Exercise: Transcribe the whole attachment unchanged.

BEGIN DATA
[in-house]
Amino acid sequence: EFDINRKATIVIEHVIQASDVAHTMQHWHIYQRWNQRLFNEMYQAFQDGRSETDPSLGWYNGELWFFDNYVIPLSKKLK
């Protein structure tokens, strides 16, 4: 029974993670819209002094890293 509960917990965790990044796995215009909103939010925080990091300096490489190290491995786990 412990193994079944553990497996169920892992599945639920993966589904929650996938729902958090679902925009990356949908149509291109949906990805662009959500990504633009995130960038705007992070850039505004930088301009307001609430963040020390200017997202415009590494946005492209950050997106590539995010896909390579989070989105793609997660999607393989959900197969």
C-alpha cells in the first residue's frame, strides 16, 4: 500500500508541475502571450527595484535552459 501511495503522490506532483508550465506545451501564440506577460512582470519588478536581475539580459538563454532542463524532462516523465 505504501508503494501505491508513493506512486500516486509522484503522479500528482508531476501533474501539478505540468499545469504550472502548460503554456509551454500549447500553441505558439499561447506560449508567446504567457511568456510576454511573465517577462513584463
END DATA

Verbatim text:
[in-house]
Amino acid sequence: EFDINRKATIVIEHVIQASDVAHTMQHWHIYQRWNQRLFNEMYQAFQDGRSETDPSLGWYNGELWFFDNYVIPLSKKLK
């Protein structure tokens, strides 16, 4: 029974993670819209002094890293 509960917990965790990044796995215009909103939010925080990091300096490489190290491995786990 412990193994079944553990497996169920892992599945639920993966589904929650996938729902958090679902925009990356949908149509291109949906990805662009959500990504633009995130960038705007992070850039505004930088301009307001609430963040020390200017997202415009590494946005492209950050997106590539995010896909390579989070989105793609997660999607393989959900197969």
C-alpha cells in the first residue's frame, strides 16, 4: 500500500508541475502571450527595484535552459 501511495503522490506532483508550465506545451501564440506577460512582470519588478536581475539580459538563454532542463524532462516523465 505504501508503494501505491508513493506512486500516486509522484503522479500528482508531476501533474501539478505540468499545469504550472502548460503554456509551454500549447500553441505558439499561447506560449508567446504567457511568456510576454511573465517577462513584463